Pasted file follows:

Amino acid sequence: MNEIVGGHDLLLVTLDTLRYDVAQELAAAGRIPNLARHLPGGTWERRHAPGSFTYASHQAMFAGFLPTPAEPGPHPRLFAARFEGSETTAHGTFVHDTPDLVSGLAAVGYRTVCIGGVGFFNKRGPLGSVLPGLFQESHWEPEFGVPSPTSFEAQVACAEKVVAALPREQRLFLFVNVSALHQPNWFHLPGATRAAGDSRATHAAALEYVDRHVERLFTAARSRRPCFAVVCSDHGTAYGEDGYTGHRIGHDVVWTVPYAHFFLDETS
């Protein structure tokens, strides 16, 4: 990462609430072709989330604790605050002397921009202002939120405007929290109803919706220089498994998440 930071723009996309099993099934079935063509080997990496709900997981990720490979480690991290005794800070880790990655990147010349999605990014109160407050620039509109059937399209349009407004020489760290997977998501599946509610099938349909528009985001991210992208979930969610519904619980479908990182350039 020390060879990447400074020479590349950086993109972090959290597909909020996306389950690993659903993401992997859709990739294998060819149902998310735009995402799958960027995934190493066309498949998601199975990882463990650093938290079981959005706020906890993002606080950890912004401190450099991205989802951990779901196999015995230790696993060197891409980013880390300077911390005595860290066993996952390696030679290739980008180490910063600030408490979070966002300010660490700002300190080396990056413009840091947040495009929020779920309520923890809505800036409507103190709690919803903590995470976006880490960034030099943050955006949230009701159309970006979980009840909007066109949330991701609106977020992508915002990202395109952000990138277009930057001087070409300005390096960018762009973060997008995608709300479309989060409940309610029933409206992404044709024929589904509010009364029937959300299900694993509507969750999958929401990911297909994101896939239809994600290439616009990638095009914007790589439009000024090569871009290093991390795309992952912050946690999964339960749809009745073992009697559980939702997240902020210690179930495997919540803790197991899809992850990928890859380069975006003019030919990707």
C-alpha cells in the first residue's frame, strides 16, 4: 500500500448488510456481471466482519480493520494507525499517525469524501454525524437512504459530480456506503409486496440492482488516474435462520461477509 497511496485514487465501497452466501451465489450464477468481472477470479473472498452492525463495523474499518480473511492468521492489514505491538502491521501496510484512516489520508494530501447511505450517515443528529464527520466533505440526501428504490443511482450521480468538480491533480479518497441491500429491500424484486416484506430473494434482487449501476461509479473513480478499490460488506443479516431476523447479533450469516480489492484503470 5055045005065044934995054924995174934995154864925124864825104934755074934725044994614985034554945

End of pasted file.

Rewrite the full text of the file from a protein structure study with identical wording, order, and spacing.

Amino acid sequence: MNEIVGGHDLLLVTLDTLRYDVAQELAAAGRIPNLARHLPGGTWERRHAPGSFTYASHQAMFAGFLPTPAEPGPHPRLFAARFEGSETTAHGTFVHDTPDLVSGLAAVGYRTVCIGGVGFFNKRGPLGSVLPGLFQESHWEPEFGVPSPTSFEAQVACAEKVVAALPREQRLFLFVNVSALHQPNWFHLPGATRAAGDSRATHAAALEYVDRHVERLFTAARSRRPCFAVVCSDHGTAYGEDGYTGHRIGHDVVWTVPYAHFFLDETS
């Protein structure tokens, strides 16, 4: 990462609430072709989330604790605050002397921009202002939120405007929290109803919706220089498994998440 930071723009996309099993099934079935063509080997990496709900997981990720490979480690991290005794800070880790990655990147010349999605990014109160407050620039509109059937399209349009407004020489760290997977998501599946509610099938349909528009985001991210992208979930969610519904619980479908990182350039 020390060879990447400074020479590349950086993109972090959290597909909020996306389950690993659903993401992997859709990739294998060819149902998310735009995402799958960027995934190493066309498949998601199975990882463990650093938290079981959005706020906890993002606080950890912004401190450099991205989802951990779901196999015995230790696993060197891409980013880390300077911390005595860290066993996952390696030679290739980008180490910063600030408490979070966002300010660490700002300190080396990056413009840091947040495009929020779920309520923890809505800036409507103190709690919803903590995470976006880490960034030099943050955006949230009701159309970006979980009840909007066109949330991701609106977020992508915002990202395109952000990138277009930057001087070409300005390096960018762009973060997008995608709300479309989060409940309610029933409206992404044709024929589904509010009364029937959300299900694993509507969750999958929401990911297909994101896939239809994600290439616009990638095009914007790589439009000024090569871009290093991390795309992952912050946690999964339960749809009745073992009697559980939702997240902020210690179930495997919540803790197991899809992850990928890859380069975006003019030919990707």
C-alpha cells in the first residue's frame, strides 16, 4: 500500500448488510456481471466482519480493520494507525499517525469524501454525524437512504459530480456506503409486496440492482488516474435462520461477509 497511496485514487465501497452466501451465489450464477468481472477470479473472498452492525463495523474499518480473511492468521492489514505491538502491521501496510484512516489520508494530501447511505450517515443528529464527520466533505440526501428504490443511482450521480468538480491533480479518497441491500429491500424484486416484506430473494434482487449501476461509479473513480478499490460488506443479516431476523447479533450469516480489492484503470 5055045005065044934995054924995174934995154864925124864825104934755074934725044994614985034554945